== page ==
― T.H. White, The Once and Future King

I am so fortunate to have folks in New Mexico now who hold a space for me to come ‘home’ to when I go to work there. Portal Keepers in Albuquerque – Ron and CC, who provide me a place to land, on the way in or out, any time, with a mountain view, a bit like that of Taos Mountain.  There is always a nourishing meal, laughter, artwork and a spot of wine or tea awaiting me there.  received_10206969471337528

I simply can’t thank them enough for their support and friendship.

There is also the crew at Mabel’s.  Arriving there is really like a homecoming.

mabels 2This inn sees hundreds of folks a year there.  To do workshops, experience the B&B end of things in Taos, to make a movie or to do research.  The staff at Mabel’s see and hear it all.  And somehow, most miraculously, I can walk in for my week there and be received like family.  (um, yes, that is a ‘Go Forth and Doodle’ sticker on a real live Taos truck!!!)

taos truck 1  Perhaps they treat everyone like this.  I’d not be surprised.  But I adore the people that run this place.  Their skeletal crew keeps this historic treasure running like clockwork, making it seem easy, which I know it certainly cannot be.  They even have their dogs on hand in the off hours for those of us visiting who might need a fix…

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Enzo tells me he is a football fan and may very well need a Bengals tee-shirt just his size.  I am already shopping.  This may be the first NFL item I have ever sought out.

Every trip to Taos yields a certain level of unexpected magic or synchronicity that may or may not send me down some unexpected rabbit hole.  I’ll share a couple of these with you here…

Firstly, this year is the 100’th anniversary of the founding of the Taos Society of Artists.  There is much to do in town about all this with art shows and articles.  One artist who’s work caught my eye amidst the to-do is Ralph Meyers.  Technically, he was not an ‘official’ TSA artist, which kind of makes me like him even more.  I enjoyed viewing some of his work at the Taos Art Museum  when I visited and the more I dig, the more I admire.  After the workshop ended, some of my participants (who are now dear friends, of course!!) remarked that they had seen a photo in town in a gallery of a young girl from back in the day that looked a bit like my youngest daughter.  Well, you know how it goes.  One takes these things with a grain of salt having grown up with an every-girl face like mine.  But then I walked by her…..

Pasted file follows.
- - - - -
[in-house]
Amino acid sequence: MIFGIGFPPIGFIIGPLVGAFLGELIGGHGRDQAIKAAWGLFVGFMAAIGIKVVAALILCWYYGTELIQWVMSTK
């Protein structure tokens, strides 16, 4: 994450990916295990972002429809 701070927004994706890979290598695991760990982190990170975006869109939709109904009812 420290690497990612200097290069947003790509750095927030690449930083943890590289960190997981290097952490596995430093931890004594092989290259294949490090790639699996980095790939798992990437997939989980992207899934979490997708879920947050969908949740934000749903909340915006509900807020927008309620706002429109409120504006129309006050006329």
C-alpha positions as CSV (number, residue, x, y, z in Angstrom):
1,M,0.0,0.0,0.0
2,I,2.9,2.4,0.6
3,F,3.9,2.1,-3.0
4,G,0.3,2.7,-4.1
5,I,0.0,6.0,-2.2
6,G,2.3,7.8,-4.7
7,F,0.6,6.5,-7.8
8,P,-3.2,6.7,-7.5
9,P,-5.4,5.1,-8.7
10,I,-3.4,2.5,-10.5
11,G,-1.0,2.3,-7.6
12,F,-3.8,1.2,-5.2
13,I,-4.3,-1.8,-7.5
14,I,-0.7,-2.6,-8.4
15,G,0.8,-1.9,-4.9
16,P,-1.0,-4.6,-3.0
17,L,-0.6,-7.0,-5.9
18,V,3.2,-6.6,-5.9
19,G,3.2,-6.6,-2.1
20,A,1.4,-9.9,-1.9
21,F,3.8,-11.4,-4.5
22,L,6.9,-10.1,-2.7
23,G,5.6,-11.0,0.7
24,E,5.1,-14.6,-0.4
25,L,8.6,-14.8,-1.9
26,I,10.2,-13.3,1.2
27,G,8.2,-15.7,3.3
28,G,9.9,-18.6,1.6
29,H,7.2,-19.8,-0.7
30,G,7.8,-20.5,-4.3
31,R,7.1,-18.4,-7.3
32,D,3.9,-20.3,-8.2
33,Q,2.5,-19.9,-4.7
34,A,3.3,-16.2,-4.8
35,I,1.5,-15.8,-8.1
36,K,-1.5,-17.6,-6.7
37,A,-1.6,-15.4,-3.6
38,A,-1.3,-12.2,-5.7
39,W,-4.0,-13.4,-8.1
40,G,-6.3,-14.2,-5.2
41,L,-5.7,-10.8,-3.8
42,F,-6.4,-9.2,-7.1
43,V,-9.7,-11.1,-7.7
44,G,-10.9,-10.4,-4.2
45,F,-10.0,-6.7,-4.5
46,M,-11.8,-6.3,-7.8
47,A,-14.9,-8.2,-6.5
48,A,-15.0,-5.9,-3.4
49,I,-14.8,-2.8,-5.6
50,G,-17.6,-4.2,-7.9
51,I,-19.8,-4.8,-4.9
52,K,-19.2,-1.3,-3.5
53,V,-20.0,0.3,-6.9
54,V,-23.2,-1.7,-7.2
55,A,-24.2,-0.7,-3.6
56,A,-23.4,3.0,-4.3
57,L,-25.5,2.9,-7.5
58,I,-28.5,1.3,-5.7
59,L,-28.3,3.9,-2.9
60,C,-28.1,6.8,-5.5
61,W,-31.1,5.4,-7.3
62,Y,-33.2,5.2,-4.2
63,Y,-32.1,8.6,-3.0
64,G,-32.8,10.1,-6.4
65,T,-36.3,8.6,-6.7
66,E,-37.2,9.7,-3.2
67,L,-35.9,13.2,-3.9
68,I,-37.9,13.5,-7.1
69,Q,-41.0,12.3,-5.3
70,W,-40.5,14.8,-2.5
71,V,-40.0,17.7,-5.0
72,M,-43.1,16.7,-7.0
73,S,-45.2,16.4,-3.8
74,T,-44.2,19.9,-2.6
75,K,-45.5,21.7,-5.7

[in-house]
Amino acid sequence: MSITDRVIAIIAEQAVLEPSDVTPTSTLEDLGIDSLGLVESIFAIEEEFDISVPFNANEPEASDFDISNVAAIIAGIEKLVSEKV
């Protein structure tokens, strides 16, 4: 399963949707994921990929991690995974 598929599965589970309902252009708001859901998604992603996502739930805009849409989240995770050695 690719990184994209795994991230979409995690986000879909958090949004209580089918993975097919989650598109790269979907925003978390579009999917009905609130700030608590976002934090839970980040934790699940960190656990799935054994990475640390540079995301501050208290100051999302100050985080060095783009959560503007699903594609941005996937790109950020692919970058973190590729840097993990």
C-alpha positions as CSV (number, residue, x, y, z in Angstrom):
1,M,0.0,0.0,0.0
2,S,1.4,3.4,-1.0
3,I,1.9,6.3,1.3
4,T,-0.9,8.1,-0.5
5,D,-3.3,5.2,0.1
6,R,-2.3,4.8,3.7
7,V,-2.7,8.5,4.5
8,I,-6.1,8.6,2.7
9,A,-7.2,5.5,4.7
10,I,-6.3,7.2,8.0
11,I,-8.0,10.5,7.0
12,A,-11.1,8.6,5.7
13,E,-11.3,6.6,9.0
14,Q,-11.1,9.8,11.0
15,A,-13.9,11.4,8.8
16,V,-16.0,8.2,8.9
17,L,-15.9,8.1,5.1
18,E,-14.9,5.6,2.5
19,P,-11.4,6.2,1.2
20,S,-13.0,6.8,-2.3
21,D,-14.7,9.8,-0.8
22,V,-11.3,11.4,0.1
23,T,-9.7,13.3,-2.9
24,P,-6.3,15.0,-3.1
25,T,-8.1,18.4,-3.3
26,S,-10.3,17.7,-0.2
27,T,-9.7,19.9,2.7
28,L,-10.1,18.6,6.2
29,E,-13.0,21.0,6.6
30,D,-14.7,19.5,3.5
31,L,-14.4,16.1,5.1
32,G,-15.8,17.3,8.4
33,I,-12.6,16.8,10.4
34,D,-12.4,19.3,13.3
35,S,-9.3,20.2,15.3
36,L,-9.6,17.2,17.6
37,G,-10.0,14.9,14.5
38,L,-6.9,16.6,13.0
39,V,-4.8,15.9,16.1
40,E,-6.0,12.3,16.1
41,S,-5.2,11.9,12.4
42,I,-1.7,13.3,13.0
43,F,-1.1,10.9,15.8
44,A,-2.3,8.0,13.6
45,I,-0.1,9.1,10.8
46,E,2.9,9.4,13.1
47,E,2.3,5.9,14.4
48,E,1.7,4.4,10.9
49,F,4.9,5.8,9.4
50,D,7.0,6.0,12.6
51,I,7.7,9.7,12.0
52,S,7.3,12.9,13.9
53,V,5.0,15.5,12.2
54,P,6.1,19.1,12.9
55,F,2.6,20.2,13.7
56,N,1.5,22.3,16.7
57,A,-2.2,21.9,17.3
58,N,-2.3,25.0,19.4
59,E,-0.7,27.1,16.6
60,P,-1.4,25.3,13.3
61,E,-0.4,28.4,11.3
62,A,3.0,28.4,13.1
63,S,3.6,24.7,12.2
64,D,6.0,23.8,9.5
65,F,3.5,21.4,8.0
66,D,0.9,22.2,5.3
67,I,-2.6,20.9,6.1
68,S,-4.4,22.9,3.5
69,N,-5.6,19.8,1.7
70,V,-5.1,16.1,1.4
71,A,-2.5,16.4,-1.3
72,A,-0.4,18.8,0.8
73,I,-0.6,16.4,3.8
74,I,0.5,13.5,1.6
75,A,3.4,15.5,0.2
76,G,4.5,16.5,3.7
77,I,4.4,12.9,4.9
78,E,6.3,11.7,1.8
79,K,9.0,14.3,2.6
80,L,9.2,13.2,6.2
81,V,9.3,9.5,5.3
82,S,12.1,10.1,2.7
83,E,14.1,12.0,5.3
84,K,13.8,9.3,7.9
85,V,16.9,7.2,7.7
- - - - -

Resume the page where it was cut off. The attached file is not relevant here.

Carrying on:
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I did a double take and decided to ask about her the following day.  Because, Sally was right.  This young woman is the spitting image of my own Madeleine.

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The photograph was of Ralph Meyers’ wife Rowena who hailed from Pennsylvania.  They met in Taos and the rest is history.  Their son, Ouray, is now himself a successful local artist in Taos and I highly recommend a visit into his lovely gallery for a peek at his paintings.

Things like this remind me, as my friend Harold says, that ‘we are all related.’  I’m keeping my ear to the ground regarding Ralph, as even his grave, situated right by Mabel herself, is intriguing in its simplicity and beauty.  I believe we should follow our noses regarding this sort of thing.  Perhaps a historical figure calls to you, maybe you too should follow the winding path and see what there is to discover….

IMG_0177The next turn down the proverbial rabbit hole came at the tail end of my trip…. (pun intended.)

glyph hareglyphs 1Before leaving New Mexico I spent a little (not enough, never enough New Mexico) exploring the Petroglyph National Monument per the advice of my Albuquerque based friends, Ron and CC.

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Amidst the basalt stone, if one looks closely and sticks to the path, there are literally hundreds of ancient images carved into the stone there….